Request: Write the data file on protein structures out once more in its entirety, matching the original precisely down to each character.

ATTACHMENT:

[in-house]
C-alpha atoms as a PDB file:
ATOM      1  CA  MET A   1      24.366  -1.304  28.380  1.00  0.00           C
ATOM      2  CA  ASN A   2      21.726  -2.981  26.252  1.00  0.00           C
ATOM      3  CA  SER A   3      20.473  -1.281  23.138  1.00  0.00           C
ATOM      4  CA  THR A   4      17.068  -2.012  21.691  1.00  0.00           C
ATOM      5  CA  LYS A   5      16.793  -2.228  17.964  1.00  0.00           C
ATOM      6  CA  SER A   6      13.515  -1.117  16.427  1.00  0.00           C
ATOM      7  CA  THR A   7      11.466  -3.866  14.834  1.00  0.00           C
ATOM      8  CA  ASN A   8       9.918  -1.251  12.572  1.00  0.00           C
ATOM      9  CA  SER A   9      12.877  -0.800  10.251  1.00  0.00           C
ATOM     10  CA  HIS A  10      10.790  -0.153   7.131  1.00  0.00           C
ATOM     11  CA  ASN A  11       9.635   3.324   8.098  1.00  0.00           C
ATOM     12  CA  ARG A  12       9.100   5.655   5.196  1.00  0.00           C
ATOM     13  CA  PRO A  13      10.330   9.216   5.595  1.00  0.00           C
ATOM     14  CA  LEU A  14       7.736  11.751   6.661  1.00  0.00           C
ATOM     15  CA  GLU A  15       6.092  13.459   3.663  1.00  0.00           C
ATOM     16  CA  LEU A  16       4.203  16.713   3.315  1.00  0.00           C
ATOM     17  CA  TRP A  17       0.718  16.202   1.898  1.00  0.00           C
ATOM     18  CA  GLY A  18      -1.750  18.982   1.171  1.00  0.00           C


[in-house]
C-alpha atoms as a PDB file:
ATOM      1  CA  MET A   1      24.366  -1.304  28.380  1.00  0.00           C
ATOM      2  CA  ASN A   2      21.726  -2.981  26.252  1.00  0.00           C
ATOM      3  CA  SER A   3      20.473  -1.281  23.138  1.00  0.00           C
ATOM      4  CA  THR A   4      17.068  -2.012  21.691  1.00  0.00           C
ATOM      5  CA  LYS A   5      16.793  -2.228  17.964  1.00  0.00           C
ATOM      6  CA  SER A   6      13.515  -1.117  16.427  1.00  0.00           C
ATOM      7  CA  THR A   7      11.466  -3.866  14.834  1.00  0.00           C
ATOM      8  CA  ASN A   8       9.918  -1.251  12.572  1.00  0.00           C
ATOM      9  CA  SER A   9      12.877  -0.800  10.251  1.00  0.00           C
ATOM     10  CA  HIS A  10      10.790  -0.153   7.131  1.00  0.00           C
ATOM     11  CA  ASN A  11       9.635   3.324   8.098  1.00  0.00           C
ATOM     12  CA  ARG A  12       9.100   5.655   5.196  1.00  0.00           C
ATOM     13  CA  PRO A  13      10.330   9.216   5.595  1.00  0.00           C
ATOM     14  CA  LEU A  14       7.736  11.751   6.661  1.00  0.00           C
ATOM     15  CA  GLU A  15       6.092  13.459   3.663  1.00  0.00           C
ATOM     16  CA  LEU A  16       4.203  16.713   3.315  1.00  0.00           C
ATOM     17  CA  TRP A  17       0.718  16.202   1.898  1.00  0.00           C
ATOM     18  CA  GLY A  18      -1.750  18.982   1.171  1.00  0.00           C